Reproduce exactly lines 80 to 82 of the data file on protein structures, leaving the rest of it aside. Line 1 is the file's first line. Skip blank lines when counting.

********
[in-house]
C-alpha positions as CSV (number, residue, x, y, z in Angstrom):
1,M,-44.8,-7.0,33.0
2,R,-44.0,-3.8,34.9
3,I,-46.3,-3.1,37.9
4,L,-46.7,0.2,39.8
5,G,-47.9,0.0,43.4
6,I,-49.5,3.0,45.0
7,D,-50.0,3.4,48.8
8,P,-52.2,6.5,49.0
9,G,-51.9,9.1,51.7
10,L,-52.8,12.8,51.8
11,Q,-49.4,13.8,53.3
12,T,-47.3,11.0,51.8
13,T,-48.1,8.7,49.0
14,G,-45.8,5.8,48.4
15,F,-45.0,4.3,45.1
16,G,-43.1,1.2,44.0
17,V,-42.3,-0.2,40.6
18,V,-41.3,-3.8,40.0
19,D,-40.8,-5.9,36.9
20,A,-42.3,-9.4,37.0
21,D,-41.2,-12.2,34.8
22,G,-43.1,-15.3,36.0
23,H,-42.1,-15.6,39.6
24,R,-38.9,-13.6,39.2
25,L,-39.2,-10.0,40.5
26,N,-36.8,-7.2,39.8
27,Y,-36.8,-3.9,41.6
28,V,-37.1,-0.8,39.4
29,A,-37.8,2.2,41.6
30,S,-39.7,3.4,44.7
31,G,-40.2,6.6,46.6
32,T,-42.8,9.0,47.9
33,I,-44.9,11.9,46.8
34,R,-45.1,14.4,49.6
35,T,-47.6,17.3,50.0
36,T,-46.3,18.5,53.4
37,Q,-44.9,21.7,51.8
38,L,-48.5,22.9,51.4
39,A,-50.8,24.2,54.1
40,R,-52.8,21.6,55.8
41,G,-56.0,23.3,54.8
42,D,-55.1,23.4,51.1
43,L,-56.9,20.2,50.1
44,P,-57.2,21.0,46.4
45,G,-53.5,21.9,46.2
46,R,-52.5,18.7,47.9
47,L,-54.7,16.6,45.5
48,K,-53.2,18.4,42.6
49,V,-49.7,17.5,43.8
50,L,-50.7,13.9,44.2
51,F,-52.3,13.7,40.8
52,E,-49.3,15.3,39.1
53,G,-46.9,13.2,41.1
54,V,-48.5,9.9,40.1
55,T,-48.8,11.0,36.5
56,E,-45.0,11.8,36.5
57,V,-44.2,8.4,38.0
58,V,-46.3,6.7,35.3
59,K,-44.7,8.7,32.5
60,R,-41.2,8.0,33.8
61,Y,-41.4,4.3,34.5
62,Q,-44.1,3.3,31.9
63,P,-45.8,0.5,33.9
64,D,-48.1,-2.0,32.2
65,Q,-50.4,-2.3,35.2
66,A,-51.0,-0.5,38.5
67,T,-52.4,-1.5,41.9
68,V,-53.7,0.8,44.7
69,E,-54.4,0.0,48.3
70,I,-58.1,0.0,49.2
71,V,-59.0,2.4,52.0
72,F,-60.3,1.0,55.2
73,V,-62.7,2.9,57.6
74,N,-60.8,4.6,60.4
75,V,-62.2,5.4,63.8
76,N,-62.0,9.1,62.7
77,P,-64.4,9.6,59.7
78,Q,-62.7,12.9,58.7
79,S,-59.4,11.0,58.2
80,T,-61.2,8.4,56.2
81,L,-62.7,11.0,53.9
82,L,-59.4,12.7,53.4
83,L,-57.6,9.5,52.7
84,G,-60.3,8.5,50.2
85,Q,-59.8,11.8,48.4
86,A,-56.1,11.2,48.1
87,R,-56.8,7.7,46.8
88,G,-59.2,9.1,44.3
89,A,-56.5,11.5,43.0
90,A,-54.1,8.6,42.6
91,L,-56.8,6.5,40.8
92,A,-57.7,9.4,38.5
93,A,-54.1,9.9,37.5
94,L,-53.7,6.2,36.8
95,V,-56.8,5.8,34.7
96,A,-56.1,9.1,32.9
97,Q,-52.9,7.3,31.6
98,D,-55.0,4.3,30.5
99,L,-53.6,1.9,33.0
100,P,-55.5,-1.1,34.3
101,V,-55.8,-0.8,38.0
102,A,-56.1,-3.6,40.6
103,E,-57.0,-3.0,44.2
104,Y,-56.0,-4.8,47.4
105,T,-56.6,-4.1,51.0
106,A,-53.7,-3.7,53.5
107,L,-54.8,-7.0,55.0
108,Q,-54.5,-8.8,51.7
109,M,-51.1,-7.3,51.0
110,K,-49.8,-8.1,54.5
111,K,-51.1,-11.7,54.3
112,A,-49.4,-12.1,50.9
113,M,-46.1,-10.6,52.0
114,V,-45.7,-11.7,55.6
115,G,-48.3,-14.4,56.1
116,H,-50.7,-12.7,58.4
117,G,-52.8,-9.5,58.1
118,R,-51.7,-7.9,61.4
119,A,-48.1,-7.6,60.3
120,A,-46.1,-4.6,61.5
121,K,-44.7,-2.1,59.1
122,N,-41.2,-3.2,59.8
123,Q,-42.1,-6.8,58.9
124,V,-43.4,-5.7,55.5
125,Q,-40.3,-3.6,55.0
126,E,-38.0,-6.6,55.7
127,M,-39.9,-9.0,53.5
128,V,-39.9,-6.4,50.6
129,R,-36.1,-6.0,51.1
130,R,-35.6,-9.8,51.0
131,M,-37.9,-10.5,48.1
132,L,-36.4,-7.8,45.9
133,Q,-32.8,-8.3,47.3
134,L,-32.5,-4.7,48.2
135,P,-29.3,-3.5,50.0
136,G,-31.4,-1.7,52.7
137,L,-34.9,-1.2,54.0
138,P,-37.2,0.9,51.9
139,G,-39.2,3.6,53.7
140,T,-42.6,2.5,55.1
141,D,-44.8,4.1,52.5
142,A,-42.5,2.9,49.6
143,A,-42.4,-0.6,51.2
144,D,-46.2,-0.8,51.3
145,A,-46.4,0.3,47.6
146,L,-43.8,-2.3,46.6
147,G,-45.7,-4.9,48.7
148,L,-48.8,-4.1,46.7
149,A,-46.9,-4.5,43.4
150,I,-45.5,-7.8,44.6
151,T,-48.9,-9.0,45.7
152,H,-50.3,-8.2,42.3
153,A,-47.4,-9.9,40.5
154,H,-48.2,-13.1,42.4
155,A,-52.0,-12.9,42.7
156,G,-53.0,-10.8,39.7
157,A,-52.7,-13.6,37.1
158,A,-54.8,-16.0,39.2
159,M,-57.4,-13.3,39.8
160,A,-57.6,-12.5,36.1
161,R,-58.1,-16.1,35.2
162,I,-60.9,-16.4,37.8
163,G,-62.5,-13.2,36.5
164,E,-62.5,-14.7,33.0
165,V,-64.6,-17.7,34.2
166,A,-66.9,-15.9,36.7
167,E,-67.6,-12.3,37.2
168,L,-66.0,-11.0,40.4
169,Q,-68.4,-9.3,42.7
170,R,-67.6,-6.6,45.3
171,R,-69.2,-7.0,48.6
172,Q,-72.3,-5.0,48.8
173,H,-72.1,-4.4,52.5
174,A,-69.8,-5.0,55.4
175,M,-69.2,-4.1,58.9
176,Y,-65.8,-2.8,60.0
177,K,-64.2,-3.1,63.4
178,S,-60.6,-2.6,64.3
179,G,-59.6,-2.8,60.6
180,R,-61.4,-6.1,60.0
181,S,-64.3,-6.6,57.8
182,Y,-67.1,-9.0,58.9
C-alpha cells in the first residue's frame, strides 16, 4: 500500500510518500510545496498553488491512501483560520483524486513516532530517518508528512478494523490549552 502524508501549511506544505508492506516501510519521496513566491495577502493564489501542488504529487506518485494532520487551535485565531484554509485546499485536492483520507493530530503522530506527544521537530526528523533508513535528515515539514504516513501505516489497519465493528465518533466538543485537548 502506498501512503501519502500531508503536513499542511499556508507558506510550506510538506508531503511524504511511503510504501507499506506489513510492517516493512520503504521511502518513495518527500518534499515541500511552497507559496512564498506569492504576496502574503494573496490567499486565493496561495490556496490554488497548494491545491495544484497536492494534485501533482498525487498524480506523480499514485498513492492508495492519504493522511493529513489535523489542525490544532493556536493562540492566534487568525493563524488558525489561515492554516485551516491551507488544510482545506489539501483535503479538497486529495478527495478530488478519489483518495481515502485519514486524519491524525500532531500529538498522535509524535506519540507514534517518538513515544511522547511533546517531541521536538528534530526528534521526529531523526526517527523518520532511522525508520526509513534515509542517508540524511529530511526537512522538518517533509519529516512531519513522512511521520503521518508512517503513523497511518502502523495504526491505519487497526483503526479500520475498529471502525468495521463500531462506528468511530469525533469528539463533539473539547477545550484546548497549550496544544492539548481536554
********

78,Q,-62.7,12.9,58.7
79,S,-59.4,11.0,58.2
80,T,-61.2,8.4,56.2